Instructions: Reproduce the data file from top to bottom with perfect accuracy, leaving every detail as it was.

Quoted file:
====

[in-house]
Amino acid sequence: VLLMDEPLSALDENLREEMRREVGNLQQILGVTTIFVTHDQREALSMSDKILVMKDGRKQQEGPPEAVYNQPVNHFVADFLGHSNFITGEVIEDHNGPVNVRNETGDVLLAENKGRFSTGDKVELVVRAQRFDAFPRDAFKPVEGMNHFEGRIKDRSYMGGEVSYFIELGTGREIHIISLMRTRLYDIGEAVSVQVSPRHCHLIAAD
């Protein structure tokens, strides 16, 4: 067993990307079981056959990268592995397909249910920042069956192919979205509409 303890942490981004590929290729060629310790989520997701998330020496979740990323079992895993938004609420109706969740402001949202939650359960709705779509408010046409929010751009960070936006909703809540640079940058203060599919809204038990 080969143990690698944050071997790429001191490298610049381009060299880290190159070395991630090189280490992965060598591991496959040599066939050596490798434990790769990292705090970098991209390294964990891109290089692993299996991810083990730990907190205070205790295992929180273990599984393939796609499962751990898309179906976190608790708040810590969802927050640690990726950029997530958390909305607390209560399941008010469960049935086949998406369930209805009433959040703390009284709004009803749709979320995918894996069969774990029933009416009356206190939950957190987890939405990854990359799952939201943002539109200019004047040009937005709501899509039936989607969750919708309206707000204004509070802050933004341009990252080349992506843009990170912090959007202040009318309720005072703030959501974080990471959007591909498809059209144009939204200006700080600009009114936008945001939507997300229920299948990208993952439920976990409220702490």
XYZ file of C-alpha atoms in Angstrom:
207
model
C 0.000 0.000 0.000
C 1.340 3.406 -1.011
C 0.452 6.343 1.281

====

[in-house]
Amino acid sequence: VLLMDEPLSALDENLREEMRREVGNLQQILGVTTIFVTHDQREALSMSDKILVMKDGRKQQEGPPEAVYNQPVNHFVADFLGHSNFITGEVIEDHNGPVNVRNETGDVLLAENKGRFSTGDKVELVVRAQRFDAFPRDAFKPVEGMNHFEGRIKDRSYMGGEVSYFIELGTGREIHIISLMRTRLYDIGEAVSVQVSPRHCHLIAAD
């Protein structure tokens, strides 16, 4: 067993990307079981056959990268592995397909249910920042069956192919979205509409 303890942490981004590929290729060629310790989520997701998330020496979740990323079992895993938004609420109706969740402001949202939650359960709705779509408010046409929010751009960070936006909703809540640079940058203060599919809204038990 080969143990690698944050071997790429001191490298610049381009060299880290190159070395991630090189280490992965060598591991496959040599066939050596490798434990790769990292705090970098991209390294964990891109290089692993299996991810083990730990907190205070205790295992929180273990599984393939796609499962751990898309179906976190608790708040810590969802927050640690990726950029997530958390909305607390209560399941008010469960049935086949998406369930209805009433959040703390009284709004009803749709979320995918894996069969774990029933009416009356206190939950957190987890939405990854990359799952939201943002539109200019004047040009937005709501899509039936989607969750919708309206707000204004509070802050933004341009990252080349992506843009990170912090959007202040009318309720005072703030959501974080990471959007591909498809059209144009939204200006700080600009009114936008945001939507997300229920299948990208993952439920976990409220702490």
XYZ file of C-alpha atoms in Angstrom:
207
model
C 0.000 0.000 0.000
C 1.340 3.406 -1.011
C 0.452 6.343 1.281